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Aug 12, 2005

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Volume 33
Issue 32

 
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Lesbian couple tests Cherokee tribal law with mixed results
Lesbian couple tests Cherokee tribal law with mixed results
by Robert Raketty - SGN Staff Writer

After having been barred from entering her partner's hospital room because she was not considered family by hospital staff, Dawn McKinley, 33, decided that she wanted to take her relationship with her partner to the next logical step - marriage. However, their decision to seek a marriage certificate under the authority of the Cherokee Nation would touch off a debate and legal struggle over cultural traditions and sovereignty.

Last year, tribal citizens McKinley and her partner, Kathy Reynolds, 28, received a marriage application from the tribe without incident. They held a marriage ceremony at a Tulsa, Okla., park on Cherokee land, which was conducted by a Cherokee Nation certified minister. When the couple went to file their application, however, they discovered that a tribal judge had issued an injunction forbidding the Cherokee Nation from recognizing the marriage.

A lawyer for the Cherokee Tribal Council, Todd Hembree, later asked the tribal court to nullify the marriage because tribal laws governing marriage use terms such as "husband" and "wife." However, Cherokees often use words "cooker" for wife and "companion" for husband in the marriage ceremony, the couple claimed.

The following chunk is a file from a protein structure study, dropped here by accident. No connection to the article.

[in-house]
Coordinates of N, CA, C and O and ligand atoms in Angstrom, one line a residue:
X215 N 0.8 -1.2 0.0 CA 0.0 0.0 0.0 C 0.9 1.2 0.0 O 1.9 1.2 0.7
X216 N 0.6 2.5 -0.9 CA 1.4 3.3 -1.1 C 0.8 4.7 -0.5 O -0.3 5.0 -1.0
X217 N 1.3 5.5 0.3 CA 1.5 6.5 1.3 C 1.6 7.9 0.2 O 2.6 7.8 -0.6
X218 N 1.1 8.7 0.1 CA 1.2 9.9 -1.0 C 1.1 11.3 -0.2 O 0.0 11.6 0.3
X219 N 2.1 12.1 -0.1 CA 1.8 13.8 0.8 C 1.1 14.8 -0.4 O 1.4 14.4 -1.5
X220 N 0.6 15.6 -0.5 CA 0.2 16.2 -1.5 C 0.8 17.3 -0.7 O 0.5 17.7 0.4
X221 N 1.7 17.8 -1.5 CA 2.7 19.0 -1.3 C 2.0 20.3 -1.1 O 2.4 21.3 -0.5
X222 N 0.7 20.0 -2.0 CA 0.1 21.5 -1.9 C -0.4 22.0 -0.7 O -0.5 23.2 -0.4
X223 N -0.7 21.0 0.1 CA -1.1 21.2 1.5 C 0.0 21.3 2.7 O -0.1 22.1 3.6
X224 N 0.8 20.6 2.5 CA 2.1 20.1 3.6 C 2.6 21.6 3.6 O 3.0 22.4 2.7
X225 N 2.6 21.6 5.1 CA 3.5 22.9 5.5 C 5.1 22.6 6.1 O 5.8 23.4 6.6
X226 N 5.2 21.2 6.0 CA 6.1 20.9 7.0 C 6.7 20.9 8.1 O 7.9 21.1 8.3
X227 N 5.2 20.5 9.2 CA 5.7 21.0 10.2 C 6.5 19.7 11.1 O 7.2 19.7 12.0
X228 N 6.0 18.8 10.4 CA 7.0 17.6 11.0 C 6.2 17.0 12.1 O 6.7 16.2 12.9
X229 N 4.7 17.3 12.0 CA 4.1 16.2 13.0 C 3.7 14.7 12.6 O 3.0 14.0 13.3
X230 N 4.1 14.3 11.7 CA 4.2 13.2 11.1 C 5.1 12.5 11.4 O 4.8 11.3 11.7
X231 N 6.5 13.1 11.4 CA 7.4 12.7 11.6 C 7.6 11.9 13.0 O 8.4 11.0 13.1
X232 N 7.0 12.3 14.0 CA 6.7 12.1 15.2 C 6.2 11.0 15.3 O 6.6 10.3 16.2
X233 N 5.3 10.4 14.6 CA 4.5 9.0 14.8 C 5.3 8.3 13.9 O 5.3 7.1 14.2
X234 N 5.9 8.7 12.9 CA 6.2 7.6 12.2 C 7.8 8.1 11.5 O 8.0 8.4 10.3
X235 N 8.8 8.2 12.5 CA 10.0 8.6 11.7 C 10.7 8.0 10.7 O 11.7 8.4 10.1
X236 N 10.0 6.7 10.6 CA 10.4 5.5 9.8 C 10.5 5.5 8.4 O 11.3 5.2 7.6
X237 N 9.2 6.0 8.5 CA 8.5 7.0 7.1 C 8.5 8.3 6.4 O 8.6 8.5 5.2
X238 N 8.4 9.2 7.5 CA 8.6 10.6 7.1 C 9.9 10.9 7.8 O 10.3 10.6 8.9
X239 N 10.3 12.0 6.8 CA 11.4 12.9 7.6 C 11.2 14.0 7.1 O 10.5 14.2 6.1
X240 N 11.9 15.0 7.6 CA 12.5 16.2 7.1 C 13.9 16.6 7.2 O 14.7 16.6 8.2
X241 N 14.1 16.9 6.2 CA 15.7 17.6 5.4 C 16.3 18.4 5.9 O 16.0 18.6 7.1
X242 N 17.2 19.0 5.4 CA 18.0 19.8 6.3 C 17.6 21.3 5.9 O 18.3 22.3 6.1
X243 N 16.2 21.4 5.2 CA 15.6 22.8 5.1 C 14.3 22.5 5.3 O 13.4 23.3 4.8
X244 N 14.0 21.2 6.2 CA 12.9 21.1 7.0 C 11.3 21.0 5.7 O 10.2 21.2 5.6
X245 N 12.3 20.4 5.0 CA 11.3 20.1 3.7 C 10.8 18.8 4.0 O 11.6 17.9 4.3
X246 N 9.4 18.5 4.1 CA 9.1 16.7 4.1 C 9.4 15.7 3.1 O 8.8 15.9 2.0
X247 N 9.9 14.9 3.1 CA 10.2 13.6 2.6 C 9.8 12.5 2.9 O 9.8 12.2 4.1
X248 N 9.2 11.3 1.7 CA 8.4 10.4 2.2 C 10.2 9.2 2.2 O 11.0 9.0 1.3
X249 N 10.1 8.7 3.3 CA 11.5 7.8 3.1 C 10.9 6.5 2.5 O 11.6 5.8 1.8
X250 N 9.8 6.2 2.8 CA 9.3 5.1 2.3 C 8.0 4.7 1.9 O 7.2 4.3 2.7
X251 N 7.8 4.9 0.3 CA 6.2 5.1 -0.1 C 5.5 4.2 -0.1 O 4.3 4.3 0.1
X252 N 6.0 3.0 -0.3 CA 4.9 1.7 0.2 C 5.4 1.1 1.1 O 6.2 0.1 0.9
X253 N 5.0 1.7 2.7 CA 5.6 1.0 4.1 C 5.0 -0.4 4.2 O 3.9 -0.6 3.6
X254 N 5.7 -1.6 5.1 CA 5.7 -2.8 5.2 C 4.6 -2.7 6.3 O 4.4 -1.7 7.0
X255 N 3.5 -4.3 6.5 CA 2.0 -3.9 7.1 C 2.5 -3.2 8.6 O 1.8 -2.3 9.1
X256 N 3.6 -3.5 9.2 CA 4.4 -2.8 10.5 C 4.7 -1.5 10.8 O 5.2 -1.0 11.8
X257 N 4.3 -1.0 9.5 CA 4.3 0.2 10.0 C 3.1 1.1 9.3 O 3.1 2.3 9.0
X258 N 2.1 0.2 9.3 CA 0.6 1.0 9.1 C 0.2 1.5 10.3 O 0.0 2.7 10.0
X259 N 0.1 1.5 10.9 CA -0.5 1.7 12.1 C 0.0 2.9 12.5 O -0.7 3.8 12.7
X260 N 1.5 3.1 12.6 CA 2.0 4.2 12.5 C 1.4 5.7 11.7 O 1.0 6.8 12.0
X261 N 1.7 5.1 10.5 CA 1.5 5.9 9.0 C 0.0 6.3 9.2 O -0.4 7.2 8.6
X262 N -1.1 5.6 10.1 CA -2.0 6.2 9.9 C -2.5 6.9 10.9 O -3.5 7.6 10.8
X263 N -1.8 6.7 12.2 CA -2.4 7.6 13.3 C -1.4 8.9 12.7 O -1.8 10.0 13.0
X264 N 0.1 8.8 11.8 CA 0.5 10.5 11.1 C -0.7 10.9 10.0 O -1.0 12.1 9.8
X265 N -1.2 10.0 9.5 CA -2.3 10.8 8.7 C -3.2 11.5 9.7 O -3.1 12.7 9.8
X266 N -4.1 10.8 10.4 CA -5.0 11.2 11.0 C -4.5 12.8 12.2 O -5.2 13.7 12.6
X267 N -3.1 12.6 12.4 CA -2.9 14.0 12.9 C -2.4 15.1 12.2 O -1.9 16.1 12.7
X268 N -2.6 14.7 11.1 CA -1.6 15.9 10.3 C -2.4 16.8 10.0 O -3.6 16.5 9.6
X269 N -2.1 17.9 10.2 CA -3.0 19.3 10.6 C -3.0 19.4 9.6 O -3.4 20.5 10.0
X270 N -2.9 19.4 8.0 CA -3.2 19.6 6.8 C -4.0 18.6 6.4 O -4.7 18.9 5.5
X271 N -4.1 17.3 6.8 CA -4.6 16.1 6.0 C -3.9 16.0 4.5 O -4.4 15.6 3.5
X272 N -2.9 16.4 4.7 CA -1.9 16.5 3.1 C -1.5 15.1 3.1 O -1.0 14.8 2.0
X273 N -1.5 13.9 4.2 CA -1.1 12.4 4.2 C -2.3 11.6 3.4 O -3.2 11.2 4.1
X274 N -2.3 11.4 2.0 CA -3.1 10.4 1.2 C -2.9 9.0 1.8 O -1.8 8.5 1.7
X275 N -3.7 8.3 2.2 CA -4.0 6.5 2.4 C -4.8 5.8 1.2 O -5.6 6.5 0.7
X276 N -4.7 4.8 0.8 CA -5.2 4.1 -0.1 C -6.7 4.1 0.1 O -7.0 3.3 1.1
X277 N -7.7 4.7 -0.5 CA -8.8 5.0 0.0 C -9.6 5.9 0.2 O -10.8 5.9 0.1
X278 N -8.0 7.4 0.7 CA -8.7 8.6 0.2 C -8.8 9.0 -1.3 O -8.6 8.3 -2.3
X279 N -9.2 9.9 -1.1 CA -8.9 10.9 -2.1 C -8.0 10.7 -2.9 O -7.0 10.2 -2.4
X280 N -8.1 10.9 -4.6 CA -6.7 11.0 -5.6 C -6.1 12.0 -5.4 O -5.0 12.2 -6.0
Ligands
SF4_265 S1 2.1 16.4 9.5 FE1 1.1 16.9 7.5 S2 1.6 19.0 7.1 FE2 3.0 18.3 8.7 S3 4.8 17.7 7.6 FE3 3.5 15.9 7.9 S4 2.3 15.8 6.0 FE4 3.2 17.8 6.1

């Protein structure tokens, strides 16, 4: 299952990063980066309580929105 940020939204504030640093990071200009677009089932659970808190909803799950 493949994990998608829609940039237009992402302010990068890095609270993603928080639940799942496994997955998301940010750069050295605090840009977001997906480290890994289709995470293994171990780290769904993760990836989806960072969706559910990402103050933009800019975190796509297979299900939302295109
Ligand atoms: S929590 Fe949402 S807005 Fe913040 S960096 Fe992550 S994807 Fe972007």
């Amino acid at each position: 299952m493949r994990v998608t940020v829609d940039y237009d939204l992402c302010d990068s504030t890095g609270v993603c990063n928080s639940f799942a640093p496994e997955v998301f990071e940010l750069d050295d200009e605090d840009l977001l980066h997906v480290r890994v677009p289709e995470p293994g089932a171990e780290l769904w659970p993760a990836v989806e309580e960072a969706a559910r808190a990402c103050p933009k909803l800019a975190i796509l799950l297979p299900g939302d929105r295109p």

"We were very naïve," McKinley told the Washington Post. "We thought we'd get married under Cherokee law and that would be the end of it. We never thought it would turn into this."

A Cherokee Nation court ruled on Wednesday, August 3, that Hembree's lawsuit was without merit because he had failed to show that he suffered any harm if the Lesbian couple's marriage were to be recognized. However, the decision may be a moot point.

The Cherokee Tribal Council has already amended Cherokee law to change ambiguous language to "a union as between one man and one woman." The Tribunal court has again been asked to present additional arguments in a second case filed against the couple. The latest case was brought by eight of the 15 tribal councilors who are seeking a temporary injunction that would prevent McKinley and Reynolds from registering their marriage certificate with the Cherokee Nation District Court Clerk.

The San Francisco-based National Center for Lesbian Rights is representing the couple. Should the Cherokee Nation recognize the couple's marriage, tribal sovereignty laws mandate that states would be required to recognize it. Oklahoma banned recognition of marriages by same-sex couples last year, setting the stage for a possible legal battle.

The couple say they aren't seeking controversy, only the right to raise their daughter and live out their lives in peace. "I mean, really, who are we hurting here?" said McKinley. "We don't bother anyone, we mind our own business&stick to ourselves. How could our marriage would hurt anyone?"



PHOTO CAPTION

Lena Ayoub, attorney at the National Center of Lesbian Rights, with Kathy Reynolds and Dawn McKinley (left to right) of the Cherokee Nation.

Photo courtesy of National Center for Lesbian Rights
copyright Seattle Gay News - DigitalTeamWorks 2005